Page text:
Reliever Matt Capps was suspended 4 games for his actions against the Milwaukee Brewers on Saturday. Capps plunked Prince Fielder on the elbow, and was immediately ejected by home plate umpire Alfonso Marquez. Jim Tracy was not happy at the time. Neither was Capps.
Sure, Capps had just given up a homer to J.J. Hardy, only the 2nd run he’s allowed this year. He plunked Fielder, the next batter, on a rising inside fastball that caught the 1st baseman on the elbow. The ball looked like it could be going towards Fielder’s head, but was deflected when Prince raised his arm.
I was perturbed with how quickly Capps was ejected from the game. I’m no fan of the “I’m gonna warn both benches” tactic, and if an ump is going to warn a team, it means he thinks they are in the wrong. Ejections are a much better way to deal with intentional hits.
With that being said, an ejection and 4 game suspension plus an undisclosed fine was a little overboard for the hit on Fielder’s elbow. Capps had just given up a home run, and needed to reestablish his control over the inside of the plate. Sure, the ball was high and inside, but it wouldn’t have hit Fielder’s head. The only reason it hit Fielder’s elbow was because Prince flailed his elbow out when he saw the ball coming inside. Fielder is a smart player. The guys in the booth couldn’t stop talking about that fact for the entire series. He was shown paying attention to the littlest of details, and we were all treated to his superior knowledge of how the game is supposed to be played (blah, blah, blah). Any batter coming up after an “insurance” home run knows that the pitcher is probably going to come inside with the next few pitches. As soon as Fielder saw the the pitch coming, his elbow went up, and he dramatically spun around to the ground, staring at Capps.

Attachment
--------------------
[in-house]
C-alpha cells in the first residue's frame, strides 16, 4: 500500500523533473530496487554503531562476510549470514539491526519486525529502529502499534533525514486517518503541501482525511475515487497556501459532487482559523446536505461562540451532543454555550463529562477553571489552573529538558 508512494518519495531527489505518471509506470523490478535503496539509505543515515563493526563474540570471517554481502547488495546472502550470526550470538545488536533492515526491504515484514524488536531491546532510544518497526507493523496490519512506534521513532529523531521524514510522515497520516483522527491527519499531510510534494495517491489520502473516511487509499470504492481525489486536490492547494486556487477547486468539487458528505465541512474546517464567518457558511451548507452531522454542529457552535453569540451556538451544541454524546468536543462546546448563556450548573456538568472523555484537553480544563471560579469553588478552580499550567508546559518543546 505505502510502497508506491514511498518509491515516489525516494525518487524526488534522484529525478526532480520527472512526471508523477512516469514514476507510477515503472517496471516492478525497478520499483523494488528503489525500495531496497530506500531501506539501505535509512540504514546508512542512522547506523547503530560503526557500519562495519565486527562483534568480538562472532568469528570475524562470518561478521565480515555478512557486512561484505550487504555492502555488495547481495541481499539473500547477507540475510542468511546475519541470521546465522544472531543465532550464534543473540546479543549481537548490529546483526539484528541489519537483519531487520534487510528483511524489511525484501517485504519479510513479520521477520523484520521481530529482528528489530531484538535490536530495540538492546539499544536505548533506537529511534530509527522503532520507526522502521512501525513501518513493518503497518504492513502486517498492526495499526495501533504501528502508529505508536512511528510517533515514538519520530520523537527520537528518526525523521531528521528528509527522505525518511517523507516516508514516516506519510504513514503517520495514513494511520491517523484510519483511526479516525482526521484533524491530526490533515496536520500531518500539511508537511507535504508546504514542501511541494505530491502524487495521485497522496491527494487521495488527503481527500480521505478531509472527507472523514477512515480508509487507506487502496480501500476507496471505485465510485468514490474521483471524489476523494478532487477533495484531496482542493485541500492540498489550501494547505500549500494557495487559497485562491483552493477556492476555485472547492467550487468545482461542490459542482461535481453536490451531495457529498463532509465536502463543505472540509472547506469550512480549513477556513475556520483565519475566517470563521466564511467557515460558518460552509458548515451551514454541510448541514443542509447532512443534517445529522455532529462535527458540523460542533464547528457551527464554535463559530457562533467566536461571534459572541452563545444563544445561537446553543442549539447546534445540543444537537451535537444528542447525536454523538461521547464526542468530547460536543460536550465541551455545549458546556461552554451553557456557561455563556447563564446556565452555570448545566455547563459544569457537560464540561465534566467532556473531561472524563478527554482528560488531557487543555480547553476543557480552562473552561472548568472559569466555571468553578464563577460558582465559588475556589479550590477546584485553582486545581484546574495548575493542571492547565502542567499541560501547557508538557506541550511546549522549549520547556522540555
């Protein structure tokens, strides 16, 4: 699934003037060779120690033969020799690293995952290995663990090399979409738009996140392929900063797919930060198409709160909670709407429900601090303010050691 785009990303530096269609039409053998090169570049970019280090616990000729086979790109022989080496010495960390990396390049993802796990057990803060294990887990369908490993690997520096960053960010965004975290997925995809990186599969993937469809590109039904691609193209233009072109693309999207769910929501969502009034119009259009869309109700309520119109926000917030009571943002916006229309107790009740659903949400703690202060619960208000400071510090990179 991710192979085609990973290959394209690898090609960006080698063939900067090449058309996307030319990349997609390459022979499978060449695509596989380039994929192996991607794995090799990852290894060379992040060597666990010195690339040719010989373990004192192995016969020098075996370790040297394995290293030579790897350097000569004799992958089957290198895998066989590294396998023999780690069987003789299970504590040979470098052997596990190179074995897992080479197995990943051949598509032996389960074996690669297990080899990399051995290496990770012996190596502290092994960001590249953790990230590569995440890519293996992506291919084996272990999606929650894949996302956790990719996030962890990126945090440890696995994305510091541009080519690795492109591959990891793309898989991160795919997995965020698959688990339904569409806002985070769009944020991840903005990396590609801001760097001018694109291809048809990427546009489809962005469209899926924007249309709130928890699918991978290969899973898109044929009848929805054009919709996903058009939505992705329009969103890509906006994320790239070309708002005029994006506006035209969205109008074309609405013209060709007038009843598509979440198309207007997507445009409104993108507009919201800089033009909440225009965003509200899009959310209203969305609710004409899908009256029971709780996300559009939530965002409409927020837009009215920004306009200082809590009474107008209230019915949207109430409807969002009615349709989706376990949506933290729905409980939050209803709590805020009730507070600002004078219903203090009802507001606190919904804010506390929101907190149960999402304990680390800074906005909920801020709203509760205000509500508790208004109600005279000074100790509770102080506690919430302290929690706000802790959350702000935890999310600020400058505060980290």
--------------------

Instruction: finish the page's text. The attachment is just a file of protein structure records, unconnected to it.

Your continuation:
Marquez wasted no time, and ejected an obviously heated Capps. Jim Tracy seemed upset with the swift ejection, and Capps ran his mouth the whole way to the dugout. Here’s Capps’ take on the situation:
I had him 0-and-1,” Capps said. “So he had a quick hook. Obviously, stuff
like that is a judgmental call on his part, and I’m not going to question what
he did. I have to show him I can pitch inside. If they don’t like it, that’s
their problem. I’m going to continue to throw the ball on the inside part of the
The Pirates look to Ian Snell to help the team get back on track tonight versus the Cubs. Snell is following up his worst performance of the season from this past Wednesday, when he allowed 4 runs on 4 hits. He also walked 4, threw a wild pitch, and hit a batter (and wasn’t suspended for 4 games). The Buccos face Ted Lilly, who the Pirates touched up for 5 runs and 9 hits over 5 1/3 innings on May 1st.